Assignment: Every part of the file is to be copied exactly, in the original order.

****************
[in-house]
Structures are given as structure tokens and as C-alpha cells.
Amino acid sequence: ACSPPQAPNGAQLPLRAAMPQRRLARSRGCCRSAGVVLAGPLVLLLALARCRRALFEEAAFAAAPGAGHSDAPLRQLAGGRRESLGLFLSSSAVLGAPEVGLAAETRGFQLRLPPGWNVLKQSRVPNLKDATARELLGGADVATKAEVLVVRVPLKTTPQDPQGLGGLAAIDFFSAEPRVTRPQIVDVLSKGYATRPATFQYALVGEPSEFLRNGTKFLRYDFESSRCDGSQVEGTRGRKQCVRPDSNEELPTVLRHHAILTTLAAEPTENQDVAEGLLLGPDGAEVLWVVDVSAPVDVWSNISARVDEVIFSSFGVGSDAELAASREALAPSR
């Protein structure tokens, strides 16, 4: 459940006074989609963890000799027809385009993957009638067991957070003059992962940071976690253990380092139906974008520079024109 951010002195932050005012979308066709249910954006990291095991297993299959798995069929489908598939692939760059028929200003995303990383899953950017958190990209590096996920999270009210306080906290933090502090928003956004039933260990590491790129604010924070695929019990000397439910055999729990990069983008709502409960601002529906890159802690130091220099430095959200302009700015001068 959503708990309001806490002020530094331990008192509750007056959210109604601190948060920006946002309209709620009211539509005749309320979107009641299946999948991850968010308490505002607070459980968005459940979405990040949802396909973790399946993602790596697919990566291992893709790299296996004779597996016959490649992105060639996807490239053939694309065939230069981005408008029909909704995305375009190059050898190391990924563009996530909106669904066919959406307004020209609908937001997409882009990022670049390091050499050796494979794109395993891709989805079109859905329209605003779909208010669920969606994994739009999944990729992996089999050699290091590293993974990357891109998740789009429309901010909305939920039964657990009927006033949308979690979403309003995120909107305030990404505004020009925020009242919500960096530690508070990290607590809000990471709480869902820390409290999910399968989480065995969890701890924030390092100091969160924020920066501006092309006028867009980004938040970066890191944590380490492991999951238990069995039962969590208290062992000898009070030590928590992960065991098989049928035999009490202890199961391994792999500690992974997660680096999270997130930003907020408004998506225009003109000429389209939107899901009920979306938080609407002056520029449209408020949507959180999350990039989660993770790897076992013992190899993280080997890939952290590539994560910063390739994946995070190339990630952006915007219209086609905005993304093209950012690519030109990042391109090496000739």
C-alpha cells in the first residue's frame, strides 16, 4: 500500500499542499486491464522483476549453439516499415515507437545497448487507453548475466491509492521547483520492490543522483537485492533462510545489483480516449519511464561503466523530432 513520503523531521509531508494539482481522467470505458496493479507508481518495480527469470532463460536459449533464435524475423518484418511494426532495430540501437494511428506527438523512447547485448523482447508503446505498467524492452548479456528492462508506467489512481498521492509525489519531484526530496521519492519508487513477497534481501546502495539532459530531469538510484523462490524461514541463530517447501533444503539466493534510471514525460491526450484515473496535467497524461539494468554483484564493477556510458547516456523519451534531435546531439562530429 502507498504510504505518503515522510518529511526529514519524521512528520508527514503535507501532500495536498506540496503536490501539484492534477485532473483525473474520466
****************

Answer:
[in-house]
Structures are given as structure tokens and as C-alpha cells.
Amino acid sequence: ACSPPQAPNGAQLPLRAAMPQRRLARSRGCCRSAGVVLAGPLVLLLALARCRRALFEEAAFAAAPGAGHSDAPLRQLAGGRRESLGLFLSSSAVLGAPEVGLAAETRGFQLRLPPGWNVLKQSRVPNLKDATARELLGGADVATKAEVLVVRVPLKTTPQDPQGLGGLAAIDFFSAEPRVTRPQIVDVLSKGYATRPATFQYALVGEPSEFLRNGTKFLRYDFESSRCDGSQVEGTRGRKQCVRPDSNEELPTVLRHHAILTTLAAEPTENQDVAEGLLLGPDGAEVLWVVDVSAPVDVWSNISARVDEVIFSSFGVGSDAELAASREALAPSR
């Protein structure tokens, strides 16, 4: 459940006074989609963890000799027809385009993957009638067991957070003059992962940071976690253990380092139906974008520079024109 951010002195932050005012979308066709249910954006990291095991297993299959798995069929489908598939692939760059028929200003995303990383899953950017958190990209590096996920999270009210306080906290933090502090928003956004039933260990590491790129604010924070695929019990000397439910055999729990990069983008709502409960601002529906890159802690130091220099430095959200302009700015001068 959503708990309001806490002020530094331990008192509750007056959210109604601190948060920006946002309209709620009211539509005749309320979107009641299946999948991850968010308490505002607070459980968005459940979405990040949802396909973790399946993602790596697919990566291992893709790299296996004779597996016959490649992105060639996807490239053939694309065939230069981005408008029909909704995305375009190059050898190391990924563009996530909106669904066919959406307004020209609908937001997409882009990022670049390091050499050796494979794109395993891709989805079109859905329209605003779909208010669920969606994994739009999944990729992996089999050699290091590293993974990357891109998740789009429309901010909305939920039964657990009927006033949308979690979403309003995120909107305030990404505004020009925020009242919500960096530690508070990290607590809000990471709480869902820390409290999910399968989480065995969890701890924030390092100091969160924020920066501006092309006028867009980004938040970066890191944590380490492991999951238990069995039962969590208290062992000898009070030590928590992960065991098989049928035999009490202890199961391994792999500690992974997660680096999270997130930003907020408004998506225009003109000429389209939107899901009920979306938080609407002056520029449209408020949507959180999350990039989660993770790897076992013992190899993280080997890939952290590539994560910063390739994946995070190339990630952006915007219209086609905005993304093209950012690519030109990042391109090496000739």
C-alpha cells in the first residue's frame, strides 16, 4: 500500500499542499486491464522483476549453439516499415515507437545497448487507453548475466491509492521547483520492490543522483537485492533462510545489483480516449519511464561503466523530432 513520503523531521509531508494539482481522467470505458496493479507508481518495480527469470532463460536459449533464435524475423518484418511494426532495430540501437494511428506527438523512447547485448523482447508503446505498467524492452548479456528492462508506467489512481498521492509525489519531484526530496521519492519508487513477497534481501546502495539532459530531469538510484523462490524461514541463530517447501533444503539466493534510471514525460491526450484515473496535467497524461539494468554483484564493477556510458547516456523519451534531435546531439562530429 502507498504510504505518503515522510518529511526529514519524521512528520508527514503535507501532500495536498506540496503536490501539484492534477485532473483525473474520466